The church was completed in 1863 and the architect was Durham-born Edward Robert Robson (1836-1917). This was his first church design and shows interesting French influence, built of pale sandstone with grey slates, laid in diaper pattern over the south facing roof.
The church interior has a stunningly spacious nave. Ten magnificent stained-glass windows commemorating the patron saints of other city churches decorate the semi-circular apse and were donated in memory of William Lloyd Wharton (1789-1867), creator of neighbouring Wharton Park.
In 1831, North Road was extended to join Framwellgate Peth, allowing quicker access to the north from the city centre.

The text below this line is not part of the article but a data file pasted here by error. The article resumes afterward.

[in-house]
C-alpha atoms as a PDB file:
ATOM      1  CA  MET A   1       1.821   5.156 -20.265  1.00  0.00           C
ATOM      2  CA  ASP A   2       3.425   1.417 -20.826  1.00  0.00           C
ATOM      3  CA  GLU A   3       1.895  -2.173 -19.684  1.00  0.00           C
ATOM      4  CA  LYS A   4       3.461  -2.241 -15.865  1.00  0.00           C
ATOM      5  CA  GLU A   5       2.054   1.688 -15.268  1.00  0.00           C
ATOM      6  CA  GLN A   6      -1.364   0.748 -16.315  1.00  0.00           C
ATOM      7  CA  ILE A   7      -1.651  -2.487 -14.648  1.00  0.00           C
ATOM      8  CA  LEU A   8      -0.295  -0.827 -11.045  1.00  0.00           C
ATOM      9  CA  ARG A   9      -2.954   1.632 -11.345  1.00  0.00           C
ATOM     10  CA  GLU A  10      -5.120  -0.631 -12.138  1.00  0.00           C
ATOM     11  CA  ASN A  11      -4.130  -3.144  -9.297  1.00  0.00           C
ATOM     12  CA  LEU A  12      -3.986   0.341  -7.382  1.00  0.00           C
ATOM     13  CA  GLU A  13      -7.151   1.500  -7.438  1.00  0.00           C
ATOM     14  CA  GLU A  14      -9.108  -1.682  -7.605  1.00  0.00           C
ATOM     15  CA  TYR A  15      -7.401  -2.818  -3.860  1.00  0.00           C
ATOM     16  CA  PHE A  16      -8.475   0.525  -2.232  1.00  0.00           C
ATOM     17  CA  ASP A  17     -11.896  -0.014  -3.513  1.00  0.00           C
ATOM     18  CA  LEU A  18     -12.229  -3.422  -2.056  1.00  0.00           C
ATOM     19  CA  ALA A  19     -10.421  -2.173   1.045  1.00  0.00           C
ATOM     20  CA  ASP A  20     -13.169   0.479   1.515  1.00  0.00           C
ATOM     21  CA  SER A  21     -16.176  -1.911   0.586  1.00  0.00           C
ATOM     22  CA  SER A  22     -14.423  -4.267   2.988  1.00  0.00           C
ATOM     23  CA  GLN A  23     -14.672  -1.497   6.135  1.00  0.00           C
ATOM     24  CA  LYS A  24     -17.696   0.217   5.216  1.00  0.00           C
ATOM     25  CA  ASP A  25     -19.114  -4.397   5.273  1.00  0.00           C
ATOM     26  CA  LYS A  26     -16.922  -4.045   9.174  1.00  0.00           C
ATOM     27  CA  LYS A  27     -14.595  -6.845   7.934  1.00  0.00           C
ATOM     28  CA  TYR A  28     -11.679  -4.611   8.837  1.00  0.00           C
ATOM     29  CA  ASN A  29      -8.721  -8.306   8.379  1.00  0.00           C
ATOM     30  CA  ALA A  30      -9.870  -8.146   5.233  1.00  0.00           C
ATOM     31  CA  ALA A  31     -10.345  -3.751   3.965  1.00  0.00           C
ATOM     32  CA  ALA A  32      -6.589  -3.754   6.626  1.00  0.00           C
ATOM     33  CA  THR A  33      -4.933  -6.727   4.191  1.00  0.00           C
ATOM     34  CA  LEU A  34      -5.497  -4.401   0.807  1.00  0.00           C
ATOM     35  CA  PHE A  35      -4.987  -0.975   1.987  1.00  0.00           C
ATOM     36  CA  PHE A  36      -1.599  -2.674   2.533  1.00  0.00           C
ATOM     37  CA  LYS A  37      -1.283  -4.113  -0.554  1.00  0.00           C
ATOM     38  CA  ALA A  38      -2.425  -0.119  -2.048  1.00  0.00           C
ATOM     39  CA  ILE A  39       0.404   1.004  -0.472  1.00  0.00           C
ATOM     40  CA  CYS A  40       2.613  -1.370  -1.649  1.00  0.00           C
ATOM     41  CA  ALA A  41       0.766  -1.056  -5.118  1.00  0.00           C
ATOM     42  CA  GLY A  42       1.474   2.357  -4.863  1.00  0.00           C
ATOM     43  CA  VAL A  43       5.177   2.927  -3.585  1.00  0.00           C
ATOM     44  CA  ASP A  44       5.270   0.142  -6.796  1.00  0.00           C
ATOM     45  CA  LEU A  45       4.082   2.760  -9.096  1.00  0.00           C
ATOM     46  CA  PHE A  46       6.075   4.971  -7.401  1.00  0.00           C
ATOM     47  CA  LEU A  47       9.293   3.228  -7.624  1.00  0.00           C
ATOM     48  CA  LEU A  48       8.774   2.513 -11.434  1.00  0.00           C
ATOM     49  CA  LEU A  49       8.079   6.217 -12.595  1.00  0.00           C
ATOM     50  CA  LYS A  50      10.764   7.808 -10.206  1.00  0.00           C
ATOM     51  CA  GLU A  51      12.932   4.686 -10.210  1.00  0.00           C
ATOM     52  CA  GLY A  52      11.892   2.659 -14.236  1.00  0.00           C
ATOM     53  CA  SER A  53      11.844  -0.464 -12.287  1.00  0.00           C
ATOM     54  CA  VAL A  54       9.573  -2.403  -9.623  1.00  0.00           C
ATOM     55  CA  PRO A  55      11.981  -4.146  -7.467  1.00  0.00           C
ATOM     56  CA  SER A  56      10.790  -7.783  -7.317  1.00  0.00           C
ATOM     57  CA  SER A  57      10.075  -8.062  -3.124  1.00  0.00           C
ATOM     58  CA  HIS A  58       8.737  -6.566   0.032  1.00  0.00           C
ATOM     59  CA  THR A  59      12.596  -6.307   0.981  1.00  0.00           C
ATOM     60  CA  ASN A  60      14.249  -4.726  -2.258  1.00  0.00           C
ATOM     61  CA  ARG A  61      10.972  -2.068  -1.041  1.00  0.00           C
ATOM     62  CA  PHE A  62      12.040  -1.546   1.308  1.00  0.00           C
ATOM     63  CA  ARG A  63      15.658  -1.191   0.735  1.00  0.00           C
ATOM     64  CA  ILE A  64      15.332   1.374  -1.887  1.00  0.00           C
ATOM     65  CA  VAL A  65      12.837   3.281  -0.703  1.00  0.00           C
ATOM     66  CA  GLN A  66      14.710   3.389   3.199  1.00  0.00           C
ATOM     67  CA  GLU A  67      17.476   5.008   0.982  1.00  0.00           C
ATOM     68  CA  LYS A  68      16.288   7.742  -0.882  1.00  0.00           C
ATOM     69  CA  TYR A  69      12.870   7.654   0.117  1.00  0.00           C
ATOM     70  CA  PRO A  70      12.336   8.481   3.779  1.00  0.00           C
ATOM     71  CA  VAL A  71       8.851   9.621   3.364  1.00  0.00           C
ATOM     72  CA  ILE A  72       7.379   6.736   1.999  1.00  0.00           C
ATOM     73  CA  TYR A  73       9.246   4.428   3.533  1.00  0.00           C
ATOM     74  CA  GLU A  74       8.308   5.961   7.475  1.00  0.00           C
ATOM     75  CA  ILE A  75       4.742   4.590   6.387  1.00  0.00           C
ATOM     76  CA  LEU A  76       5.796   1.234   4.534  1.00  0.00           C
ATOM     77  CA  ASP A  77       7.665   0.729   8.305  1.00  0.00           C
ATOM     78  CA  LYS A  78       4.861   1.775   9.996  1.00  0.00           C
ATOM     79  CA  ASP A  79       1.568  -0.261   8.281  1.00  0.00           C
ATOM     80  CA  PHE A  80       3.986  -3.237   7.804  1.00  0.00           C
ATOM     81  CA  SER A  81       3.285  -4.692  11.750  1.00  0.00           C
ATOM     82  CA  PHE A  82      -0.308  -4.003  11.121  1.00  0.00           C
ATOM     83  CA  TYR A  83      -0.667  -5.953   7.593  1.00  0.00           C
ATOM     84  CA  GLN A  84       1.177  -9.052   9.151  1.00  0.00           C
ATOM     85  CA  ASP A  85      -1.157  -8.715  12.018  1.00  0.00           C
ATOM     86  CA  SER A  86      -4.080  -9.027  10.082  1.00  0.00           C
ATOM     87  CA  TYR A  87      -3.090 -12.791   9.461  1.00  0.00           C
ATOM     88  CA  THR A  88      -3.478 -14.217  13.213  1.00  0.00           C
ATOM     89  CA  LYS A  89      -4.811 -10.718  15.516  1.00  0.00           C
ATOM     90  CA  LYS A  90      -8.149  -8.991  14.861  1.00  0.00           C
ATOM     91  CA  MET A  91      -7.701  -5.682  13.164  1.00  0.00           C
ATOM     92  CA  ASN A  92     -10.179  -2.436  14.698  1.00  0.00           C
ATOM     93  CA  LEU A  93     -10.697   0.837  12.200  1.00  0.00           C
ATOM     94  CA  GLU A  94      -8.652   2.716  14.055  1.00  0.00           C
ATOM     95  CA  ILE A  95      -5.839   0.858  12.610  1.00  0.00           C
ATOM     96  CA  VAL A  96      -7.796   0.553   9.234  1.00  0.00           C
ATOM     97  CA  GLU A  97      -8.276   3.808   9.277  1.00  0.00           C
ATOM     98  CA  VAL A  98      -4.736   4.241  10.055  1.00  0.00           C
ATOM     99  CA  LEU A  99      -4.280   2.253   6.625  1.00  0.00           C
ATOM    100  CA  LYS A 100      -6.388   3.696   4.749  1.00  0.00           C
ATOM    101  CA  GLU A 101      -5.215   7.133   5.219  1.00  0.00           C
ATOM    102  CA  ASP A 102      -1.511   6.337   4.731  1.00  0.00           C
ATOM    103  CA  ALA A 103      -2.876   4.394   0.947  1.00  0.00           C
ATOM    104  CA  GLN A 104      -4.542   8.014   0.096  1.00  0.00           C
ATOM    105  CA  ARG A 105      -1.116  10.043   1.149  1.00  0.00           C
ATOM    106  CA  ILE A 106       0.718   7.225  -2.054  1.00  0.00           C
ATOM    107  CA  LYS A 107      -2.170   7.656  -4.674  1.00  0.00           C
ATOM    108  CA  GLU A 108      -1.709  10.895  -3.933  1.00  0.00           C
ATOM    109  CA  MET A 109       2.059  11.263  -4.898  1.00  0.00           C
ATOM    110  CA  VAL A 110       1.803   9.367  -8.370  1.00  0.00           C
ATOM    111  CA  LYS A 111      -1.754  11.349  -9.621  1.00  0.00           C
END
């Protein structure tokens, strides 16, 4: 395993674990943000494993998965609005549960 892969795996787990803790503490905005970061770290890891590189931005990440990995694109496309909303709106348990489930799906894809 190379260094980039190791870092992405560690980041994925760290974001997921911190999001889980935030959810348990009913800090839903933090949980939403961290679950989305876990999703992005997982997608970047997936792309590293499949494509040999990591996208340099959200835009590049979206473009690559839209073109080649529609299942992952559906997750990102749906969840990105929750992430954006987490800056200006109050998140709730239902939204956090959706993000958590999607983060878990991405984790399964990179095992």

A beautiful Grade 1 listed Lych Gate provides an impressive entrance. From the German word "leiche" meaning corpse, in past years these gates were traditionally where a coffin would be rested before moving into the church. This one was unveiled in 1921 as a First World War Memorial then re-consecrated in 1988 to commemorate the Second World War. War graves are located in the burial ground. The present day church stands on the site of the medieval Chapel of St Lawrence.
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